Two weeks later, Salt Lake County is averaging 264 new cases per day, a decrease of about 6%, while the rest of the state is going the opposite direction, averaging 371 new cases a day — a 31% increase — and setting a new record with 479 cases on Friday.
Utah County, by the way, set its own record on Saturday with 198 new cases.
We can’t attribute that solely to masks — correlation is not causation — but the data clearly shows something is working in Salt Lake County that isn’t working elsewhere.
Why would that matter to Lee and his anti-maskers? After all, the virus is a scamdemic, right?
Why else would the county be going ahead with plans for the Fiesta Days Rodeo, where an estimated 6,000 people are expected to pack the rodeo grounds in Spanish Fork every night this week for some bronco busting, family fun and their chance to contract a life-threatening virus.
If Lee truly opposed mandates, he could use his position to encourage people to wear masks. Instead he rallies the fringe and undermines the entire recovery effort. He showed an abject failure to lead. But it’s not out of the ordinary for the commissioner.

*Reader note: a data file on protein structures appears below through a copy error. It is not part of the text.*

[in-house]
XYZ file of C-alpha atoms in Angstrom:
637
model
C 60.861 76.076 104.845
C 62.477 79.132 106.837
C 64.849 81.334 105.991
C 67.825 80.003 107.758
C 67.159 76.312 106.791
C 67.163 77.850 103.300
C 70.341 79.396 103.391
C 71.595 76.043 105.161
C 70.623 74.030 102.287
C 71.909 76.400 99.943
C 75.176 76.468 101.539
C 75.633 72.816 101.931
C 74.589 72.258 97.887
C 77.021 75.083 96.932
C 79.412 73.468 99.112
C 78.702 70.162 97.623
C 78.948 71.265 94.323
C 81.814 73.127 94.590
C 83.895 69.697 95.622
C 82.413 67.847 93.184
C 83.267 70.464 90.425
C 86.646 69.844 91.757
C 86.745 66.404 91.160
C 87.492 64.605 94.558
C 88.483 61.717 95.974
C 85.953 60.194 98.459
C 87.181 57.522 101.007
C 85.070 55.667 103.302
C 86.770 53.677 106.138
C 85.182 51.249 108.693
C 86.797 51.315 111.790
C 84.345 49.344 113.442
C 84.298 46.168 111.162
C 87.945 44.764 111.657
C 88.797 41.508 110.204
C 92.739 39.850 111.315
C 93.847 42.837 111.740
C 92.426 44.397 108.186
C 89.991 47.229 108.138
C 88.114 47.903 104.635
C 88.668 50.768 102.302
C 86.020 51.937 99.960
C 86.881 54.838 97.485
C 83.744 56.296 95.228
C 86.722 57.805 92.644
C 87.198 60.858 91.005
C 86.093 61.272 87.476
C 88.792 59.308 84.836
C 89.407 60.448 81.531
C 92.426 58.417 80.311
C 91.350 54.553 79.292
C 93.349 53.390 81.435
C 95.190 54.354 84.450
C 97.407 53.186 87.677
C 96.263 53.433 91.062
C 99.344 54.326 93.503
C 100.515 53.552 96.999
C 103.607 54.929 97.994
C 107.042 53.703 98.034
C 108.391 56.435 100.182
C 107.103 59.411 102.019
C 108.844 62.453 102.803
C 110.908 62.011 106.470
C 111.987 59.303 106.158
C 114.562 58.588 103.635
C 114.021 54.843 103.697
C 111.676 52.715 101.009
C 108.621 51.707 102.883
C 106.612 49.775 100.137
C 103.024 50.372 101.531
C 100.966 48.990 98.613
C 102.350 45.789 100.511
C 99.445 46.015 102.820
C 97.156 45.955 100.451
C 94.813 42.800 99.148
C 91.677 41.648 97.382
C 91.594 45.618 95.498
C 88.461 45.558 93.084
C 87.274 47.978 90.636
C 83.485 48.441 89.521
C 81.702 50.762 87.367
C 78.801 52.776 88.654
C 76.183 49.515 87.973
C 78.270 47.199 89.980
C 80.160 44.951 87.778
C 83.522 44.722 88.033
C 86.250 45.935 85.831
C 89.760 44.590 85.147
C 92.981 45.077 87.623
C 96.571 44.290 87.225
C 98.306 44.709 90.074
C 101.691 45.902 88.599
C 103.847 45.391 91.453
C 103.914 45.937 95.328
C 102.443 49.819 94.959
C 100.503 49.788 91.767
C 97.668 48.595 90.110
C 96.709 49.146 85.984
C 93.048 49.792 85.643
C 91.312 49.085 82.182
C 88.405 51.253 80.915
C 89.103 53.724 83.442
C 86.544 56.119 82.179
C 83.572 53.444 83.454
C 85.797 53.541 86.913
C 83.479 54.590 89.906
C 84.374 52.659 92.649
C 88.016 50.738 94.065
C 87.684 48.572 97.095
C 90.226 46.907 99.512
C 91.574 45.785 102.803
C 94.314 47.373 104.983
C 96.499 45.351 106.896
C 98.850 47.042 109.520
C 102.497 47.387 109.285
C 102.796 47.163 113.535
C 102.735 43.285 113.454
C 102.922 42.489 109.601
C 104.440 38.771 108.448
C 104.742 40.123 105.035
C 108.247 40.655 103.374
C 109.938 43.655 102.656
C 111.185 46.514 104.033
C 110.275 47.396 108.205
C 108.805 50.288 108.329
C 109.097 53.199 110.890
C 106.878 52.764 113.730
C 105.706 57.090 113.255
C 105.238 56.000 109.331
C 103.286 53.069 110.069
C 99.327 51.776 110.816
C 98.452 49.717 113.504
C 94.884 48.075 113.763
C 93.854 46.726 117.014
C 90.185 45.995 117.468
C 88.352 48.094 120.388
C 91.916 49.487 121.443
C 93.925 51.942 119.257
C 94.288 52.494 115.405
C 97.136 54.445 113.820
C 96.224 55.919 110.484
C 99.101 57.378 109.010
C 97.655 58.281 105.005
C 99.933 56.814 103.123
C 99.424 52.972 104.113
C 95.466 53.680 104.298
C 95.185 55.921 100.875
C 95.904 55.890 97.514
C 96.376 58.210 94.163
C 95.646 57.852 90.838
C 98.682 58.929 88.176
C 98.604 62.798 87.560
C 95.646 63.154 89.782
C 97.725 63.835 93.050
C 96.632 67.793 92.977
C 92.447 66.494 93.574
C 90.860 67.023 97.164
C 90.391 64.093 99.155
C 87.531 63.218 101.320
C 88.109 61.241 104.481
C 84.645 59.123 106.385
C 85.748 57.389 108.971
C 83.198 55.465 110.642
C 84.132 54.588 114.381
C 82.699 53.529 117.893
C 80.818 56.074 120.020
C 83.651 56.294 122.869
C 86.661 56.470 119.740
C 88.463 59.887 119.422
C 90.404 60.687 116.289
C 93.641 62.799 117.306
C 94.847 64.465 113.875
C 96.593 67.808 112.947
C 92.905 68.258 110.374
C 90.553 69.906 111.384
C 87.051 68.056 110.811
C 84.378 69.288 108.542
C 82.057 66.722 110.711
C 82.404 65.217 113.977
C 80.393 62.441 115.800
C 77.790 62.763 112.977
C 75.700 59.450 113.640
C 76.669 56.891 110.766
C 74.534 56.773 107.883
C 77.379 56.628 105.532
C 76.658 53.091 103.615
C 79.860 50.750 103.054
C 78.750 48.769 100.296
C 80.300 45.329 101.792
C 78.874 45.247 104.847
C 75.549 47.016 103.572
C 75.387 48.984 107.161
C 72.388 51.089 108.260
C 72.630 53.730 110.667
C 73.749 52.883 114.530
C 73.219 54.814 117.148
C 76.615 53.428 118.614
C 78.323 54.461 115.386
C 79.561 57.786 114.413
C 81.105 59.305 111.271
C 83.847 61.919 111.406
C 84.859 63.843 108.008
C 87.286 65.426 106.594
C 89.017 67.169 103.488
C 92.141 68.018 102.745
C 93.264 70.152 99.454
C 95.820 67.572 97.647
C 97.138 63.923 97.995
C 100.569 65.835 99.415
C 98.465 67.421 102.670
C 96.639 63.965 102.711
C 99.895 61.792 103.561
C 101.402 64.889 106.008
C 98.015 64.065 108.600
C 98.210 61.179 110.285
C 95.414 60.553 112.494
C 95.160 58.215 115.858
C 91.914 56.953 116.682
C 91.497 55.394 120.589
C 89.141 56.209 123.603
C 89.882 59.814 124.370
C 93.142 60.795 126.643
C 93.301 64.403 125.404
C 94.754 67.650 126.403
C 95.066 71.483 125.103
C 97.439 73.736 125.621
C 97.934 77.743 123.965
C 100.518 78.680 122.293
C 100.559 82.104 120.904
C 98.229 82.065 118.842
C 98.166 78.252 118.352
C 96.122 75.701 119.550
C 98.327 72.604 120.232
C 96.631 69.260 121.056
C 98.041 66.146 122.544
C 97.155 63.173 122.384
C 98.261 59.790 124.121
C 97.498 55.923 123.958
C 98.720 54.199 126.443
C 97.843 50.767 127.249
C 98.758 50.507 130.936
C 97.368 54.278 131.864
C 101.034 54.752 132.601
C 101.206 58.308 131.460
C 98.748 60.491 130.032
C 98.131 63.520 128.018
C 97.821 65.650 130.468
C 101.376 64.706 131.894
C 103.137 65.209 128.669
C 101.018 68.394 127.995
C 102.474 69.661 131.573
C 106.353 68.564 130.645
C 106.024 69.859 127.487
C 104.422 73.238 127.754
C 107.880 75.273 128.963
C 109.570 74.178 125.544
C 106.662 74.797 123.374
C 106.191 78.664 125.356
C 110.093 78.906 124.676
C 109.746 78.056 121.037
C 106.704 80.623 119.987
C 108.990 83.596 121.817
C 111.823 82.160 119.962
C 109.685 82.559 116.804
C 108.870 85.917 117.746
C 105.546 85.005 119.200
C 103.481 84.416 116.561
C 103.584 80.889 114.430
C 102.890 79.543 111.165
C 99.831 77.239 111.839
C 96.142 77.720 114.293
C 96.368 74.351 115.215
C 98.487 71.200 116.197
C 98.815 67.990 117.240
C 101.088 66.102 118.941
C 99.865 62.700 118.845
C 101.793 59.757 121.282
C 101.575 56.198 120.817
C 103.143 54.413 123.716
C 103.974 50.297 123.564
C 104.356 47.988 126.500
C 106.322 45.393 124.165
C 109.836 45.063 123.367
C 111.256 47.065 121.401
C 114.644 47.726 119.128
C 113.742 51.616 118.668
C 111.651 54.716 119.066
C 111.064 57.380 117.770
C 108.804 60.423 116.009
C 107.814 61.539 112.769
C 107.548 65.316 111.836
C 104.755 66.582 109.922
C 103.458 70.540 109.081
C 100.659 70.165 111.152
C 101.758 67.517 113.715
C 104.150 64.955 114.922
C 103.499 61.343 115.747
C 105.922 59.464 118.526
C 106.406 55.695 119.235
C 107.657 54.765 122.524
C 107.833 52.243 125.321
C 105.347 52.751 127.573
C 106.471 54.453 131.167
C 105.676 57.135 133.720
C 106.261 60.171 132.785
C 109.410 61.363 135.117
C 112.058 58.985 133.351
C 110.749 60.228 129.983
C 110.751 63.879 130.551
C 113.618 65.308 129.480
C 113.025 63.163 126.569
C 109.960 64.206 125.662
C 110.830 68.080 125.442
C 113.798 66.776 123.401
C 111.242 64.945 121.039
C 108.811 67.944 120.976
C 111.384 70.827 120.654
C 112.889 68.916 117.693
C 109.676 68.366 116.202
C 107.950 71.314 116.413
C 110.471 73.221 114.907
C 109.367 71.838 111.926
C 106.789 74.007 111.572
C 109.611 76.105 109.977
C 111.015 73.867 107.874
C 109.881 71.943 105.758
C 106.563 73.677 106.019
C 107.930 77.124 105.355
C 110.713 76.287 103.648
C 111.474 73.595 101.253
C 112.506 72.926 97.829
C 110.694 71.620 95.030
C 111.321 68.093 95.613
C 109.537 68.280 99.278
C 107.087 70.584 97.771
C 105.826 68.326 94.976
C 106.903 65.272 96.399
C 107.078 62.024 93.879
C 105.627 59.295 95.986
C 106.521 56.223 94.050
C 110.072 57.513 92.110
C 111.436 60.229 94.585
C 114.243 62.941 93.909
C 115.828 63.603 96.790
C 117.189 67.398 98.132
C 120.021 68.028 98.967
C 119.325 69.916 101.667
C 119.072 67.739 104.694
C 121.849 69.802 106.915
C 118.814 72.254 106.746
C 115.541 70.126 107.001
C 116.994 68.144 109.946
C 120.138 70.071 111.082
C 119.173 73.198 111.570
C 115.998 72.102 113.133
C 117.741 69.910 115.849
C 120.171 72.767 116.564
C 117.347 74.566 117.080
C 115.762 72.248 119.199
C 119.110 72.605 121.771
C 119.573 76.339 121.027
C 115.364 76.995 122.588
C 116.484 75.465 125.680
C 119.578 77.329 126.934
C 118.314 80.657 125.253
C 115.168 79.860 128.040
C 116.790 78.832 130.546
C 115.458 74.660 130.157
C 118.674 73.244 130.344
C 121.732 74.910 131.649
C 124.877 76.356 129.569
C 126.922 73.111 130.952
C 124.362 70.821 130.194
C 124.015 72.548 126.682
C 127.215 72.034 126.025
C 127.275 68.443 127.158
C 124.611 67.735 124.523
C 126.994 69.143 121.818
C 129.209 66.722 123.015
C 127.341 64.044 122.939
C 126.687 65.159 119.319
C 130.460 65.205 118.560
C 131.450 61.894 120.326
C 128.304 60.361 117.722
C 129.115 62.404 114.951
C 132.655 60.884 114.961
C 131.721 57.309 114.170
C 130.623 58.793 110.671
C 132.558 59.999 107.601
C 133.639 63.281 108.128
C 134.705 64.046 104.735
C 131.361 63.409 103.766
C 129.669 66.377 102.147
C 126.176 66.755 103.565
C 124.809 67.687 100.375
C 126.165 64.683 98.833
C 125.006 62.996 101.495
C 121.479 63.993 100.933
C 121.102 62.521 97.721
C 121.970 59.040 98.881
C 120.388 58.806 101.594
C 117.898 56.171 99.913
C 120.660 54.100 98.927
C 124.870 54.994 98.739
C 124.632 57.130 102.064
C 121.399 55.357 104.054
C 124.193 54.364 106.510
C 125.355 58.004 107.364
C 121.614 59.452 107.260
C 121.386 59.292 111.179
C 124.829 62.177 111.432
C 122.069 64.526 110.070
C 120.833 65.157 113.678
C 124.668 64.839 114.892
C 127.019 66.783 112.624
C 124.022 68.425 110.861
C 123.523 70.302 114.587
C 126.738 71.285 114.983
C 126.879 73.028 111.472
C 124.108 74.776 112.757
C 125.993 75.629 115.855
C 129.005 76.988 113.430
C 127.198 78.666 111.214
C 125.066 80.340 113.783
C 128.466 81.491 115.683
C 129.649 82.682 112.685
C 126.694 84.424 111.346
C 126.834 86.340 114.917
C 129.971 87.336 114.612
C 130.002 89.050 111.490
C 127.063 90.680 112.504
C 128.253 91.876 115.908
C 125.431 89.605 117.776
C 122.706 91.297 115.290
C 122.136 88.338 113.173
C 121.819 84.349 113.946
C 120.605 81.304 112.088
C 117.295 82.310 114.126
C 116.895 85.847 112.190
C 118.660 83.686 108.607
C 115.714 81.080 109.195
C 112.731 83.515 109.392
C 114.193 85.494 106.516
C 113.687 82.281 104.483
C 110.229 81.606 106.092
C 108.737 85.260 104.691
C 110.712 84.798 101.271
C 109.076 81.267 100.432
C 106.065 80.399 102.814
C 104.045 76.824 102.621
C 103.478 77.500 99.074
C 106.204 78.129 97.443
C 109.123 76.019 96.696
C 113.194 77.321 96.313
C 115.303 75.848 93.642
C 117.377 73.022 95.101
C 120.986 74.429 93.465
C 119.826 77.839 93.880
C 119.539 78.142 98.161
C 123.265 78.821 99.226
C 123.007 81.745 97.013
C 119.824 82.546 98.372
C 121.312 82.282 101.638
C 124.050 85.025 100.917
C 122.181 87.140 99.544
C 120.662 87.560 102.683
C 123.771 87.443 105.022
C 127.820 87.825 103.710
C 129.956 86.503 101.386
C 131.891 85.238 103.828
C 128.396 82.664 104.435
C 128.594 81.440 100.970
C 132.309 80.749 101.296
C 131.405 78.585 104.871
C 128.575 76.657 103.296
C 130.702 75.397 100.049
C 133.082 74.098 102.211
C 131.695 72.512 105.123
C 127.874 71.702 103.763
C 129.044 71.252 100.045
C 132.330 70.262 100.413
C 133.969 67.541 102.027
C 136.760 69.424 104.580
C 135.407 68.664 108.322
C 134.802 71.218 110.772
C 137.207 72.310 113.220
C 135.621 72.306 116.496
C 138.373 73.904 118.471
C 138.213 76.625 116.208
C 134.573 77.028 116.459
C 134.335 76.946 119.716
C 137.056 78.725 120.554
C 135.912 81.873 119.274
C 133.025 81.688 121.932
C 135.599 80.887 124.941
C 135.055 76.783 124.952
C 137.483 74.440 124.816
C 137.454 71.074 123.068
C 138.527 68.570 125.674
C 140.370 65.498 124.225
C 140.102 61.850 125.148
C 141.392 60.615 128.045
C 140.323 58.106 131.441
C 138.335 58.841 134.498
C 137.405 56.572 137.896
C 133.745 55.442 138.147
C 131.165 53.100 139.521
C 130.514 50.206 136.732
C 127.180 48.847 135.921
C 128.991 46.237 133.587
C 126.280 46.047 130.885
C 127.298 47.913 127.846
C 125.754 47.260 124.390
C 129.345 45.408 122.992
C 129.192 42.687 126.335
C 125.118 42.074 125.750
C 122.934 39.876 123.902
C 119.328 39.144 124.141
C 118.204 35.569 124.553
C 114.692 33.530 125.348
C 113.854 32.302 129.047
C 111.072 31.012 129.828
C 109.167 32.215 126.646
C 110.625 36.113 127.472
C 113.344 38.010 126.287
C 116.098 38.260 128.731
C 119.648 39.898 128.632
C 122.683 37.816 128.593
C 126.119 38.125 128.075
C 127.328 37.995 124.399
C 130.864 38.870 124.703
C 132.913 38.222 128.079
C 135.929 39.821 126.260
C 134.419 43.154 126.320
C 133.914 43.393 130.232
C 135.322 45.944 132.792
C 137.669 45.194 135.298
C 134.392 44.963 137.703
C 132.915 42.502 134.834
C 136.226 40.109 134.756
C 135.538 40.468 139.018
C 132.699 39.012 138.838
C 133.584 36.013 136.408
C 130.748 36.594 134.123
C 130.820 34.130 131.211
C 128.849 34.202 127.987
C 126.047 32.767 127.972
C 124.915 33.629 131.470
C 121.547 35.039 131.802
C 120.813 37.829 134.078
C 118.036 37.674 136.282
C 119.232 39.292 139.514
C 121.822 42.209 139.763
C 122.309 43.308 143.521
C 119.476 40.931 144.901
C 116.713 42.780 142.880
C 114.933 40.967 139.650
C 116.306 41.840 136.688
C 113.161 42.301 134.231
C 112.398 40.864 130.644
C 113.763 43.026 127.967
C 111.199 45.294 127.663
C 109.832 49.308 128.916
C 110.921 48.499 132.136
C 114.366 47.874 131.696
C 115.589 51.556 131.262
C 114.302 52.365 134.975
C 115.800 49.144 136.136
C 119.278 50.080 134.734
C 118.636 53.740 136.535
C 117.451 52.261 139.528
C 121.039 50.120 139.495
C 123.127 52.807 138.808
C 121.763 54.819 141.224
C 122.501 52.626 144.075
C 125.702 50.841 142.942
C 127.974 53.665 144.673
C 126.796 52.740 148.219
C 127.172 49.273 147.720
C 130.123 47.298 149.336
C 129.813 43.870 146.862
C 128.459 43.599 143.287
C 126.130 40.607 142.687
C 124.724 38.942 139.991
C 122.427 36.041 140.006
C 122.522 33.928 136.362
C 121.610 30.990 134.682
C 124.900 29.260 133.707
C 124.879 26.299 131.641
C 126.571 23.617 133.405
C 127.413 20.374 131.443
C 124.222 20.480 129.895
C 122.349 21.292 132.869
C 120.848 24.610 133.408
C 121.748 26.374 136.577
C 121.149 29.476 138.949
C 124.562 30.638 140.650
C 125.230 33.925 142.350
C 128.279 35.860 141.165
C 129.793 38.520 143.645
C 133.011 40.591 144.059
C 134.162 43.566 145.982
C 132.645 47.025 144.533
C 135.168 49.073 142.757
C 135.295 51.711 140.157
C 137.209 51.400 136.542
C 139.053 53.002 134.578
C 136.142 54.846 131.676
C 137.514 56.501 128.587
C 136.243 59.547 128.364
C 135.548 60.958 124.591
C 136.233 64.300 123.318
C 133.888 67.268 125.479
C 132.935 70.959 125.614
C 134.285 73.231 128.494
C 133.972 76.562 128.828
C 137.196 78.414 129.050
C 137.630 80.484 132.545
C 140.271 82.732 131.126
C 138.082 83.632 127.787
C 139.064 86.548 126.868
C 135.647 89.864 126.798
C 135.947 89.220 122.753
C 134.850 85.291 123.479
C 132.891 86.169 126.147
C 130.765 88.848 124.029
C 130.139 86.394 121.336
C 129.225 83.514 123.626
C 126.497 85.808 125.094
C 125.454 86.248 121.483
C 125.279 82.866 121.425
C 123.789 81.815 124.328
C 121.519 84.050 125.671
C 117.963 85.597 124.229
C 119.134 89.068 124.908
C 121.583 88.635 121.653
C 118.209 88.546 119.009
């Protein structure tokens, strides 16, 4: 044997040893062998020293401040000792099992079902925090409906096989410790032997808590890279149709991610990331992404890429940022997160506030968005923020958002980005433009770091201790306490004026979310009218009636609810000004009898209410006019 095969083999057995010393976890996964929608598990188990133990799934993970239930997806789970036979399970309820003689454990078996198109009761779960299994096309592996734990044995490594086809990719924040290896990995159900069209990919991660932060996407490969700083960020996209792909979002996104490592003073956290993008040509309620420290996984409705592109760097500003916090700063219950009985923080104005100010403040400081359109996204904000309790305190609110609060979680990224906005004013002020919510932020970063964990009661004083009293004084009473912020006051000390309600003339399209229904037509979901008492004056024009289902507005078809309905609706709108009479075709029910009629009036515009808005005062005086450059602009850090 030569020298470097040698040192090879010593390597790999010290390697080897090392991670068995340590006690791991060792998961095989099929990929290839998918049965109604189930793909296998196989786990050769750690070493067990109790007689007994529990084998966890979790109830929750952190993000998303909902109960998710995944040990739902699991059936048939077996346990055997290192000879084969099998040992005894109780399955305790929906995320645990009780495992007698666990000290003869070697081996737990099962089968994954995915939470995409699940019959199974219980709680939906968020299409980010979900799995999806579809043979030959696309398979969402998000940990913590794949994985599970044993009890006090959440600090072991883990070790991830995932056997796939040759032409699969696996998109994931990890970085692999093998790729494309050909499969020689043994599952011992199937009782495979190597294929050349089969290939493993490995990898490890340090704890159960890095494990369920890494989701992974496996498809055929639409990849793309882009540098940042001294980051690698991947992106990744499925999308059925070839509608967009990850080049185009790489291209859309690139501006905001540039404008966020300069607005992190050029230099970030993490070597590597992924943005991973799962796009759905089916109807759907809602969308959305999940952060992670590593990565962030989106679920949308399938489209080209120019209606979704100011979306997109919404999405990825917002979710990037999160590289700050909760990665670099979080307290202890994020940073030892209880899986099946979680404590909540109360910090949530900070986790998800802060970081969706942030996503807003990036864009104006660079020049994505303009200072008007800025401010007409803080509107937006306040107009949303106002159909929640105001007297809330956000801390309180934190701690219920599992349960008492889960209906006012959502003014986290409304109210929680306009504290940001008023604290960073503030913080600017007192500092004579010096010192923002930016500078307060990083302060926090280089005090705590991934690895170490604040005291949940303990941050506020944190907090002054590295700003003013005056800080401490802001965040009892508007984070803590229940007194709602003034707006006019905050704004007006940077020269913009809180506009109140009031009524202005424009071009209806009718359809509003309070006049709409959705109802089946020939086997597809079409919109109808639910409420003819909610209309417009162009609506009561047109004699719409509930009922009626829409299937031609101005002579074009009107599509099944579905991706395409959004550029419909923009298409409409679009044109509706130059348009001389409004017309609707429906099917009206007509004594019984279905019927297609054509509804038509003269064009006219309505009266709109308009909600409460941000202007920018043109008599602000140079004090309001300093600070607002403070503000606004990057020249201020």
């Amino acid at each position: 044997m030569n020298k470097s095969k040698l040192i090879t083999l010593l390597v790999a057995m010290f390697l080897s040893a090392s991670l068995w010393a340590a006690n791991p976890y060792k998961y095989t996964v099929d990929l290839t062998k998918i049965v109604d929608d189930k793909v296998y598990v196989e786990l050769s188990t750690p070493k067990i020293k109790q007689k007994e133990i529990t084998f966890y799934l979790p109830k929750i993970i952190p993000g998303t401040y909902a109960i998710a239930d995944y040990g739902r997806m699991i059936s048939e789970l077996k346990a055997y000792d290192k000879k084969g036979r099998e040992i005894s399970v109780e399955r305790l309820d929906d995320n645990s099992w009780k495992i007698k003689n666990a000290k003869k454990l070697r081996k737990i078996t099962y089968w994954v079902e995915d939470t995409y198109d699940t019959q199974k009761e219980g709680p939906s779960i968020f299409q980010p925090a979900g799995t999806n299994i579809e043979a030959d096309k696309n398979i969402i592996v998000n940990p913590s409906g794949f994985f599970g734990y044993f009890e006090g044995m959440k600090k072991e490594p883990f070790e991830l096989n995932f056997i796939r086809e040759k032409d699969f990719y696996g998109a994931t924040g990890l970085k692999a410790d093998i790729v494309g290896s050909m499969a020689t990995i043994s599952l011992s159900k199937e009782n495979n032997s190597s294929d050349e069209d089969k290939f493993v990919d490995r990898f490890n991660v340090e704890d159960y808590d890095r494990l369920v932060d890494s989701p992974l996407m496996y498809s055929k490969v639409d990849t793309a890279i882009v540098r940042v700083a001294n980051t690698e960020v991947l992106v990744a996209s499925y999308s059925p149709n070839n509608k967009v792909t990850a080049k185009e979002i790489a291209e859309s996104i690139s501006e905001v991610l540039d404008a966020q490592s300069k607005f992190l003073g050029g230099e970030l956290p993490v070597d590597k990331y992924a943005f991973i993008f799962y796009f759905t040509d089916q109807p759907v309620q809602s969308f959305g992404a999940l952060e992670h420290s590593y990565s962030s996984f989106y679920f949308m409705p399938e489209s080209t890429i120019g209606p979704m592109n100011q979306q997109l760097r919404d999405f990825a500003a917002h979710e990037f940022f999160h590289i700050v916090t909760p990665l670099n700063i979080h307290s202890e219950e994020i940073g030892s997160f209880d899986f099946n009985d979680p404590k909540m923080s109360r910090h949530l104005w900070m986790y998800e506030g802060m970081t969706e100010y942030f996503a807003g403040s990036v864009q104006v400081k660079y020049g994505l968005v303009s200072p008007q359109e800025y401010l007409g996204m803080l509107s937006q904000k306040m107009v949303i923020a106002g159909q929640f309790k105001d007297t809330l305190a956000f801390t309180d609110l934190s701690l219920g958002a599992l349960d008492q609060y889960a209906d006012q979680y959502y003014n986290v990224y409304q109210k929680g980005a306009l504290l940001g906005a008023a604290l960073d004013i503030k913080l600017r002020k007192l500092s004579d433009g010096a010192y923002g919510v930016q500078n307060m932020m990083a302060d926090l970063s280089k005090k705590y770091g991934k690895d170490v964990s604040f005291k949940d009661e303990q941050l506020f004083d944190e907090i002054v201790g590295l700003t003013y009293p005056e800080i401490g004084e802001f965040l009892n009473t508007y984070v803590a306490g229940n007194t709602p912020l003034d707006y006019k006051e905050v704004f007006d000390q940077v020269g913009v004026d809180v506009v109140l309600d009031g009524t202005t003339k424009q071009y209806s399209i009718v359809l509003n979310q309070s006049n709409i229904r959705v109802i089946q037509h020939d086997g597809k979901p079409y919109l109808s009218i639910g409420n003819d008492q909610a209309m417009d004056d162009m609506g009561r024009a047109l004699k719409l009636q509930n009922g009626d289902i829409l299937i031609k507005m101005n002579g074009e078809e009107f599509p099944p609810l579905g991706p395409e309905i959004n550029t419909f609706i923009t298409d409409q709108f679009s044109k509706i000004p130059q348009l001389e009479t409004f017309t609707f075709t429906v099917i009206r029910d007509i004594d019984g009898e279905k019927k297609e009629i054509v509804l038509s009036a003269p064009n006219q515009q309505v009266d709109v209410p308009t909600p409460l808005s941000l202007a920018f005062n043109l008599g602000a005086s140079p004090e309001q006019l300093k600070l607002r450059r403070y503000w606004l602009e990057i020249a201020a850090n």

Back in 2018, a task force was created to study changes to the county’s form of government. These leaders met over many months and ultimately recommended replacing the current three-member, full-time commission with a seven-member, part-time council with a full-time mayor.
There is, by the way, no rational reason that a place as populous as Utah County should have a three-member commission, each one trying to represent nearly 220,000 people. A good rule of thumb is that the more representatives there are, the more representative they will be.
But here’s the rub: If the vote ended up on the ballot in 2019, a new council would be elected in 2020, and that means Lee’s term would get cut short. He would lose his full-time job and have to run for a part-time council seat.